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A History of Spain by Charles E. Chapman

Sidenote Troubled reign of Amadeo of Savoy


very important gains were made for democracy in this period, in addition to the recognition of the constitutional principle. Most vital of all was that a large proportion of the people had now joined with the intellectual class among the civilian element in a desire for a more liberal government. The reaction had at first been welcomed as assuring the country of peace, but the promise was not fulfilled. Insurrections soon began to occur on behalf of Liberalism, and people got to believe that there would be no security from anarchy until the policies of that party triumphed. The Liberal opposition more and more directed its attacks against the queen, whose instability of character seemed to preclude the attainment, or at least the continued practice, of any political ideal. Prim at length became convinced that the dynasty must be swept away, and headed an unsuccessful revolution in 1866. The queen's position was steadily weakened, however. Radical newspapers had been founded which exposed her immorality, and the government was unable to suppress these publications. The deaths of O'Donnell in 1867 and of Narv?ez in 1868 were also fatal to her. The last-named was succeeded by Gonz?lez Bravo, who had held the leadership of the ministry from 1843 to 1844, only to lose it because he was not a soldier, and could not control the army. This time he proposed to defeat the generals, and sought to do so by banishing all of them known to hold Liberal views. But the generals returned with Prim
at their head, though Serrano was the nominal leader. At last the blow had fallen, and as the year 1868 drew toward a close the long, corrupt reign of Isabella II came to an end with the dethronement of the queen. The first question now to resolve was that of the type of government to be established. This was left to the _Cortes_, which voted for a continuance of monarchy; it is significant of the advance of democratic ideas that 71 votes in a total of 285 favored the establishment of a republic. The next problem was to find a monarch. Prince after prince was approached, but it seemed as if nobody cared to be king of Spain. Leopold of Hohenzollern consented to become king, but later withdrew his candidacy, and it was this trifling incident which served as the occasion, hardly the cause, for the outbreak of war in 1870 between France and Prussia. Finally, after a search which had lasted two years, the Duke of Aosta, Amadeo of Savoy, gave a reluctant consent. On the very day when Amadeo touched Spanish soil, December 30, 1870, General Prim died of wounds received a few days before from a band of assassins. It meant that the new king (who was crowned a few days later, in January, 1871) was to lack the support of the only individual who might have saved him from the difficulties of his position.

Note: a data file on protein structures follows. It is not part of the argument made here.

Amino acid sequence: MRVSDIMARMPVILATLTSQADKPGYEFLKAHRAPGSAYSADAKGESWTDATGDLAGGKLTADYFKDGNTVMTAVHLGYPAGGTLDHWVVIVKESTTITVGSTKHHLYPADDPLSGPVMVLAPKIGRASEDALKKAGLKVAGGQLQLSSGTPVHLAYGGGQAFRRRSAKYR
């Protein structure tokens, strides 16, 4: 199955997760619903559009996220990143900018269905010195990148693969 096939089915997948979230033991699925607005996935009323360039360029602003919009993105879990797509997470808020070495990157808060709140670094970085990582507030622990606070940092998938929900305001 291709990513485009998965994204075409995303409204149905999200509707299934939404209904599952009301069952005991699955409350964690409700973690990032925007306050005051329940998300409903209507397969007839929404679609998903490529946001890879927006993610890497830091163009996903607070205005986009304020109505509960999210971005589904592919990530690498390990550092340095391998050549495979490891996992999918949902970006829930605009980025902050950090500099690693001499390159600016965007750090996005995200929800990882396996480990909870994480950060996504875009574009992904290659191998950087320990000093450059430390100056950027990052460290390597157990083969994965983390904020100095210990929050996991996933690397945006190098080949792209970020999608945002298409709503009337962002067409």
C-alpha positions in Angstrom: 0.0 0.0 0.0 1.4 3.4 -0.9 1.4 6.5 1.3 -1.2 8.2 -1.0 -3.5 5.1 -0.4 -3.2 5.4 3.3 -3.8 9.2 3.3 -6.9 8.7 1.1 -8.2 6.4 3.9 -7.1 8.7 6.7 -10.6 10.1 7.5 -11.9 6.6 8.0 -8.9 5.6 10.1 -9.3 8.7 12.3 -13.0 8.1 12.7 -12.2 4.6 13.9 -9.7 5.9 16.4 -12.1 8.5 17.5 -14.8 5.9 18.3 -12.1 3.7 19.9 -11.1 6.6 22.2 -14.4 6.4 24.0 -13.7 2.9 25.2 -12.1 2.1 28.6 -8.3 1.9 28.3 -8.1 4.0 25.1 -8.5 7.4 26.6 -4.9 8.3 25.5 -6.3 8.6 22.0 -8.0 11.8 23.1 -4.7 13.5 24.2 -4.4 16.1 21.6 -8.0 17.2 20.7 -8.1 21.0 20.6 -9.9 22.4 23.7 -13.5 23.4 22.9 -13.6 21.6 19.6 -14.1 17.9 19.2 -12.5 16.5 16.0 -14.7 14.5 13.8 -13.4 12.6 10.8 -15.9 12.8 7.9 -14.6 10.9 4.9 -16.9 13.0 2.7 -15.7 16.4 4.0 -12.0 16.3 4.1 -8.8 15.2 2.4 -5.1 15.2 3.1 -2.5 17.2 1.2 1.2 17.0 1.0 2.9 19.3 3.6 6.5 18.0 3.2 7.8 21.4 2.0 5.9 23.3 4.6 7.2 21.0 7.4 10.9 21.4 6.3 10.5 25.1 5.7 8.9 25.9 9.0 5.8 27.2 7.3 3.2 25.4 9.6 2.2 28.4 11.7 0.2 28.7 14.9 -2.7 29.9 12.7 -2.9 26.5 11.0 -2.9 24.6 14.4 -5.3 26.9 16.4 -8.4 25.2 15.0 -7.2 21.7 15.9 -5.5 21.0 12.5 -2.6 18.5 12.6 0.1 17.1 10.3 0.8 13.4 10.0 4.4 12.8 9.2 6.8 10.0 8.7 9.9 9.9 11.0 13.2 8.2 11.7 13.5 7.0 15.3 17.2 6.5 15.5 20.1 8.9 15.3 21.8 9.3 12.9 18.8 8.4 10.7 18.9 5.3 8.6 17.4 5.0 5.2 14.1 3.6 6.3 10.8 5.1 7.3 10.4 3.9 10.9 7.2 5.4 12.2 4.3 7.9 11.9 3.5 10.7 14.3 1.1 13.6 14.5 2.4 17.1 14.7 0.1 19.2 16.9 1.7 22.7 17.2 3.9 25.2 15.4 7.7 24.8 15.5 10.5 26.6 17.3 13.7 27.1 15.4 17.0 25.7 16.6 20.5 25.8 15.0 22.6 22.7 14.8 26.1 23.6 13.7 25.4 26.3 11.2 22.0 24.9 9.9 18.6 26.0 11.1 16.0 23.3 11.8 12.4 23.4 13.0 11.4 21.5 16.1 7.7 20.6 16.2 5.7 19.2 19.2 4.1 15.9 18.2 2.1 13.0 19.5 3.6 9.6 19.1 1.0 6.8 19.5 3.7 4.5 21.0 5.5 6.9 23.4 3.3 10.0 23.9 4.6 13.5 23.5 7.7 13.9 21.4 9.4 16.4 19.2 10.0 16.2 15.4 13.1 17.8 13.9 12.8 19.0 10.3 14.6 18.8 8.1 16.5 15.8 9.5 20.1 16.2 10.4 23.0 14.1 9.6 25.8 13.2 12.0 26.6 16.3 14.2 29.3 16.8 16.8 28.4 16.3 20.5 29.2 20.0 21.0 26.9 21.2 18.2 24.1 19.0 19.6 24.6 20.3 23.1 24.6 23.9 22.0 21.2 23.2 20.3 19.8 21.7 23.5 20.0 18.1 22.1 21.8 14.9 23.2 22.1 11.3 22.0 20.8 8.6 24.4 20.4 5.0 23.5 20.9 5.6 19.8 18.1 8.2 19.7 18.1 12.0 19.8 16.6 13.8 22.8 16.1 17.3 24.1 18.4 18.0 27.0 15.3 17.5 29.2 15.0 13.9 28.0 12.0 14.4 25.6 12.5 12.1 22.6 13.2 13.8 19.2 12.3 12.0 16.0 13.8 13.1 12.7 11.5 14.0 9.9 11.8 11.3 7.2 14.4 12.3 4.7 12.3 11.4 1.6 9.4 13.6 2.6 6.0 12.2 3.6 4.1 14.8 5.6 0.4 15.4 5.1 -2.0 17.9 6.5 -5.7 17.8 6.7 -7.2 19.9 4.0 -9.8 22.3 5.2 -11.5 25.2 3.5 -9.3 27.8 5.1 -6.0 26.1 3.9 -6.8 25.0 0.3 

[Sidenote: Troubled reign of Amadeo of Savoy.]

Amadeo found himself king in a country where he had no party. At his accession there were three well-defined groups, the Alfonsists, the Republicans, and the Carlists. The first-named favored the principle of limited monarchy, under Alfonso of Bourbon, son of Isabella II. This party as yet had a meagre following, owing to the hatred of her family which Isabella had inspired among Spaniards. Republicanism was loudly proclaimed, but was untried and not trusted. The Carlist faction, standing for absolutism as well as for the accession of the heir of the earlier Don Carlos, was by all odds the strongest group of the day. Its backbone was the clergy, who were especially influential in the country districts of the north and east. They were deeply offended by the choice of a monarch from the House of Savoy, which had just occupied the last remnant of the Papal States and made the pope a "prisoner of the Vatican." They also feared that the new government might withdraw its financial support of the church, leaving them to the uncertain contributions of the faithful. Carlism was aided by the disintegration of the regular army, growing out of Prim's promise to abolish compulsory service, a policy which the Republicans included in their program, although no definite enactment to this effect was made. The morale of the army was thus destroyed, depriving the state of its only sure resort, disgusting the officers, and leading to a renewal of brigandage, anarchy, and an aggressive type of socialism. Altogether there was a recrudescence of grave disorder. There were six changes in ministry and three general elections in two years. At last Amadeo was told that he must suspend the constitution and rule with an iron hand. This he refused to do, seizing the first opportunity which offered to resign his crown, leaving the country once more without a king, in February, 1873.

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